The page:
Facing Your Fears

Anxiety can be a normal response to stress or danger and may be called the ‘flight or fight’ response.  What happens is that adrenalin is quickly pumped through the body enabling it to cope with whatever catastrophe is perceived that is about to happen or is happening. If this response is out of proportion to the actual danger of the situation, or generated when there is no danger present then various problems can arise including:

  • Racing heartbeat
  • Shortness of breath
  • Chest tightness
  • Dry mouth
  • Butterflies in stomach
  • Nausea
  • Urge to pass urine/empty bowels
  • Tremor
  • Sweating
  • Pins and needles

The psychological symptoms of anxiety can include:

  • Inner tension
  • Agitation
  • Fear of losing control
  • Dread that something catastrophic is going to happen (when there is absolute no evidence)
  • Irritability
  • Feelings of detachment

Check out this link for more information  This suggests that anxiety disorders are common. One survey (in Great Britain) it was suggested that 1 in 6 adults had experienced some form of mental health issue in the past week, with the most common disorders being anxiety and depressive disorders.  Obviously this brings home the very real aspect of anxiety and how it can affect and the reasons why we need to be able to treat people with anxiety to help them understand and manage their symptoms.

Many people with anxious symptoms may realise that these are inside their head and recognise that, at times, they need to stop “overthinking” or “getting in their own way”.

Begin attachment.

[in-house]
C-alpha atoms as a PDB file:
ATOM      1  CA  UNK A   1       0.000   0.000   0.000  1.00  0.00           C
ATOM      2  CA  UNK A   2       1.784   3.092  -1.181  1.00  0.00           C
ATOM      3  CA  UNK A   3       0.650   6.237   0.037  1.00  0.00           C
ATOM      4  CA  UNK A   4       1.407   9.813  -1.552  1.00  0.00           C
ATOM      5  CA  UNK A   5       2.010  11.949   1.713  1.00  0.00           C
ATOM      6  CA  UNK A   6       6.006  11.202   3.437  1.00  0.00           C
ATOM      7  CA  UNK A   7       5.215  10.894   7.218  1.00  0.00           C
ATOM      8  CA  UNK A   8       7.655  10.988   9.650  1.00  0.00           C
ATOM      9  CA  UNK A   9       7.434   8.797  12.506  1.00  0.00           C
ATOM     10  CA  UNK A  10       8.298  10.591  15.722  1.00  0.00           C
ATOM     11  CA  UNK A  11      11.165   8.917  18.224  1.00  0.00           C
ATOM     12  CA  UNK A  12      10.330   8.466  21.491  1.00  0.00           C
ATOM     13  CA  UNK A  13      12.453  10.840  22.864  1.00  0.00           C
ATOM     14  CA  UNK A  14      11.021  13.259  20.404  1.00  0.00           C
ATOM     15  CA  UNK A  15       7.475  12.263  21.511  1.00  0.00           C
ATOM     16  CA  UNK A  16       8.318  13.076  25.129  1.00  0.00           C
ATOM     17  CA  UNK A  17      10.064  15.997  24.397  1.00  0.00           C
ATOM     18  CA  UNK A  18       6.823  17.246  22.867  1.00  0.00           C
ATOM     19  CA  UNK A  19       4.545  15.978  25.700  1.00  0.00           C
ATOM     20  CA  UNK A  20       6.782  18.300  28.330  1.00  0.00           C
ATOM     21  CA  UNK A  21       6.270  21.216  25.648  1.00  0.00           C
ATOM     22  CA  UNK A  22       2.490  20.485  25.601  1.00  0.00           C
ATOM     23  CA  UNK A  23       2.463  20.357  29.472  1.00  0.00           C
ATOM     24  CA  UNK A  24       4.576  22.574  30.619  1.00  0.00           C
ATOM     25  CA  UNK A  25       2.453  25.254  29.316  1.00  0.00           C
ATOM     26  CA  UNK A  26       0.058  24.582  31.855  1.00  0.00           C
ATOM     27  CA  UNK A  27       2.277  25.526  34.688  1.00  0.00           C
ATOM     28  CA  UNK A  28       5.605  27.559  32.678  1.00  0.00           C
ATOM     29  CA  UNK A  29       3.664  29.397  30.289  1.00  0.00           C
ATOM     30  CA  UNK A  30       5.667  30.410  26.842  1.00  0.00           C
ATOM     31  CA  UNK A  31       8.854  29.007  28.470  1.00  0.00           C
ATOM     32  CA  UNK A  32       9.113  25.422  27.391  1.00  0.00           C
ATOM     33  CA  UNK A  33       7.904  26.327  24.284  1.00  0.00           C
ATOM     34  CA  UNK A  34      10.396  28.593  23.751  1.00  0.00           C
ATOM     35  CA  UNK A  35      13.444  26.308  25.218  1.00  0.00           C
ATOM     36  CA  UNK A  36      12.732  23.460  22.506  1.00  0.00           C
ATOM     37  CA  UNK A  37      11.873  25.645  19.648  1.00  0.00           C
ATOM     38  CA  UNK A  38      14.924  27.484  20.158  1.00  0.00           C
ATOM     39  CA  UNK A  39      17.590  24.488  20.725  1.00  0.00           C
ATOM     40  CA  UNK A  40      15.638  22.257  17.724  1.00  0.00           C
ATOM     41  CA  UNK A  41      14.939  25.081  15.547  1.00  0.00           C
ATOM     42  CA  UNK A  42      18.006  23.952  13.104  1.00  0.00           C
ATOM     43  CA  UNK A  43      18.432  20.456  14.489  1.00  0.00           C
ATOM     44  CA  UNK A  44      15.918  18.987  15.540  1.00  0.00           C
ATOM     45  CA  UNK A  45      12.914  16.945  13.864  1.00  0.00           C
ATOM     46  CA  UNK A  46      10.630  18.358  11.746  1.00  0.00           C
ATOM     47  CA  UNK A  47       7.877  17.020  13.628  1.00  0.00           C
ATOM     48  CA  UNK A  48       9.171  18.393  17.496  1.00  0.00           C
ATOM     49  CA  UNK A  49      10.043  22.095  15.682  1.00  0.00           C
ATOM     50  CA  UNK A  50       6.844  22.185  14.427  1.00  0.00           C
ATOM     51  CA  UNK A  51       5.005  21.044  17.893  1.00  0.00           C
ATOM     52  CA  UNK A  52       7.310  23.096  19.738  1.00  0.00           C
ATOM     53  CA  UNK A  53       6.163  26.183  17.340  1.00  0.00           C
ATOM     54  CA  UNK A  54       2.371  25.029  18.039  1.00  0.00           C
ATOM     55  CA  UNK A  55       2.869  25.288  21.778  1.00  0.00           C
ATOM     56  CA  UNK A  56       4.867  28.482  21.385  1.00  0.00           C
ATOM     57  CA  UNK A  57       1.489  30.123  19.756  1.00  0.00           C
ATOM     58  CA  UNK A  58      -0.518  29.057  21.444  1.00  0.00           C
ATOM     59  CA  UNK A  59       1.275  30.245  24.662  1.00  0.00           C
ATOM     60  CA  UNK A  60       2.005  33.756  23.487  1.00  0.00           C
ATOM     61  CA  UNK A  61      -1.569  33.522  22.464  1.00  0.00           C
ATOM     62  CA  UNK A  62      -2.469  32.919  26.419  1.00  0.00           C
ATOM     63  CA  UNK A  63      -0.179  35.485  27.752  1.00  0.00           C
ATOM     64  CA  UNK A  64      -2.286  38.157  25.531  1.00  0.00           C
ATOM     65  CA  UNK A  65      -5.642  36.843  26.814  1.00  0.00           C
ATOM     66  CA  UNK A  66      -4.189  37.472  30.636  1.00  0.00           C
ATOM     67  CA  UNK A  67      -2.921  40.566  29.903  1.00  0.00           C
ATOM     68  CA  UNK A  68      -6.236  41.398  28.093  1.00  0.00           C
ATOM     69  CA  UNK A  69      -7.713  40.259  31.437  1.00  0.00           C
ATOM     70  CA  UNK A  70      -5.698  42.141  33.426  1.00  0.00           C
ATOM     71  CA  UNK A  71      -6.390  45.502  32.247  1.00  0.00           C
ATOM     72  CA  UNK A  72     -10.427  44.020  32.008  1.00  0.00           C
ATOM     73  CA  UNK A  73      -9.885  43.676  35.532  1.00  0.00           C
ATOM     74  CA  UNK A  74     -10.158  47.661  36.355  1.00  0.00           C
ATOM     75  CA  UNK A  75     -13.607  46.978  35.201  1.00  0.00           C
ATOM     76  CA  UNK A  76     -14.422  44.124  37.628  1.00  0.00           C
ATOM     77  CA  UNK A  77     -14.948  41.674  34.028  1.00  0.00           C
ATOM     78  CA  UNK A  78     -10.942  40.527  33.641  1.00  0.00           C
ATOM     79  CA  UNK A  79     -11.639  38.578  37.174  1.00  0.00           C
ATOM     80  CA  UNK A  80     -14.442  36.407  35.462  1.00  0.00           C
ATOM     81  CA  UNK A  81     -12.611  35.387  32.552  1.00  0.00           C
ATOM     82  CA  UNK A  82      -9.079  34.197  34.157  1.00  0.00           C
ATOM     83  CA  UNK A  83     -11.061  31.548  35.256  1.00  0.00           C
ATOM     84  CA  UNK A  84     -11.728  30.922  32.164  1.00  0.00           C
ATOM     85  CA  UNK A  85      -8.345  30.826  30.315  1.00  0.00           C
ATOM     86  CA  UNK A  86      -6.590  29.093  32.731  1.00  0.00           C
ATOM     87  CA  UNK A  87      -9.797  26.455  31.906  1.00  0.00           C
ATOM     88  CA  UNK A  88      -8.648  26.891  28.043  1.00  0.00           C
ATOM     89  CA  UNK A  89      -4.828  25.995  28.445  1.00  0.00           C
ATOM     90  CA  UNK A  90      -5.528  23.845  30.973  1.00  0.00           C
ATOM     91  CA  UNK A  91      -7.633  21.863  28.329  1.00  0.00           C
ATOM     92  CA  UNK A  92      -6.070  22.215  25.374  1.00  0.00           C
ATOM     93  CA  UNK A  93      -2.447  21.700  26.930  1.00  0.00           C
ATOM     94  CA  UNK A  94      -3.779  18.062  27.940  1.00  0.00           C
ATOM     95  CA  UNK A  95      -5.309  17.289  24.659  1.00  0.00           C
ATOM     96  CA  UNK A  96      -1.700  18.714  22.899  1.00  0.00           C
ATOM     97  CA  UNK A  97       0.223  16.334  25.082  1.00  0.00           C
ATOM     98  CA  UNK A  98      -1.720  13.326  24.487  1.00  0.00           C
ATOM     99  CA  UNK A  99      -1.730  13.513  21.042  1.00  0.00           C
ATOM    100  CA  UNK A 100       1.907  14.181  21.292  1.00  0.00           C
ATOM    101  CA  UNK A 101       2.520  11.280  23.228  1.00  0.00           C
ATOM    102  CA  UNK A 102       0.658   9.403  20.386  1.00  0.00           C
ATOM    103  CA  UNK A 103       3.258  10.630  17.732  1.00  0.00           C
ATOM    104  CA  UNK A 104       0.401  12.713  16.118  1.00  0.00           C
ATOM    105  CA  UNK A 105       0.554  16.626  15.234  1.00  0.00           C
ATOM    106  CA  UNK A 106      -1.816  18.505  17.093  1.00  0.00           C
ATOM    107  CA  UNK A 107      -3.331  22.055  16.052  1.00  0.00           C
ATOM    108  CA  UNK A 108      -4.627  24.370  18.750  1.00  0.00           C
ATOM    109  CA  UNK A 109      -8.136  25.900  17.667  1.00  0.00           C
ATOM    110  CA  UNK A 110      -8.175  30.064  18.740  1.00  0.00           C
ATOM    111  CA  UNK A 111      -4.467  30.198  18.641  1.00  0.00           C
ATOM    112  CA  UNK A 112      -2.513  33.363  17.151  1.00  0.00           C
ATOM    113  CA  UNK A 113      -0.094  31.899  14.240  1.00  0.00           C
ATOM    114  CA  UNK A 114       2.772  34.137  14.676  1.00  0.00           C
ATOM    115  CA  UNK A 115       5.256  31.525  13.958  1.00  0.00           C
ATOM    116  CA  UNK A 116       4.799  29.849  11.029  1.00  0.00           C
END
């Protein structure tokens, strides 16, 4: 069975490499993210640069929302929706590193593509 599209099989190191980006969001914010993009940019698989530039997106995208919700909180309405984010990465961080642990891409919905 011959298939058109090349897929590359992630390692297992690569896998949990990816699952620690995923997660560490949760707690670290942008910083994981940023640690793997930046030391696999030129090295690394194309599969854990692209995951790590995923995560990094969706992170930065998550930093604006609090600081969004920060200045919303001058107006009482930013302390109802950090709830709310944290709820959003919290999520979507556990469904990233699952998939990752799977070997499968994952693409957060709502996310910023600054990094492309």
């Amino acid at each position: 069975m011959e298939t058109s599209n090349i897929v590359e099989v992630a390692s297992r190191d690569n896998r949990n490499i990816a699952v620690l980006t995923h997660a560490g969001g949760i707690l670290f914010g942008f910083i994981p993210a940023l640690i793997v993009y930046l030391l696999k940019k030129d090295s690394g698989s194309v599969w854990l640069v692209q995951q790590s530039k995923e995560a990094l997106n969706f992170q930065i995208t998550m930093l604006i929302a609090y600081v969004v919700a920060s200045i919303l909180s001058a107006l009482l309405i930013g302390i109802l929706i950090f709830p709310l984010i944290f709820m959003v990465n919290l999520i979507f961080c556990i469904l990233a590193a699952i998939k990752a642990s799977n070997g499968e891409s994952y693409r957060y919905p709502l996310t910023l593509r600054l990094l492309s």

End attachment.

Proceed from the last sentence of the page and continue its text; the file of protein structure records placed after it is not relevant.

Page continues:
Often they completely understand that these fears, anxieties or even fears of the anxieties are not based on reality nor a current situation.  They may be based on something that has happened before, perhaps even unrelated, and yet for some reason the hardwiring defaults to that feeling of the time and they can feel paralysed with anxiety, stress, heart pounding and all sorts of horrible feelings that prevent them from doing what they enjoy, or prevent them from moving forwards into a place that might give more satisfaction, more joy etc.

Working with metaphors in therapy is not original.  When I stumbled across the “Room of 1000 demons” story as a metaphor with facing and managing anxiety I thought I would share it here.

It is said that every five years, in Tibetan monasteries monks in training are referred to the ‘Room of 1000 Demons’.  For enlightenment to occur they need to be able to walk into the room and come out the other side.  Once in the room the entrance door locks behind them and they need to walk through and exit only by the exit door, and the room is full of 1000 demons – each and every one of them illustrating all of your worst fears.

So if you fear spiders, it will be a giant spider, heights, then a very tall building exemplifying your fear of heights etc.  Apparently some monks, when hearing this, opt to not go into the room at all.

Facing your earsThose that do are told two things – that the demons are not real, and to keep moving.

To this end this illustrates the idea that your thoughts are simply your thoughts, they are not real and to progress through life you need to keep moving.

What are your thoughts?

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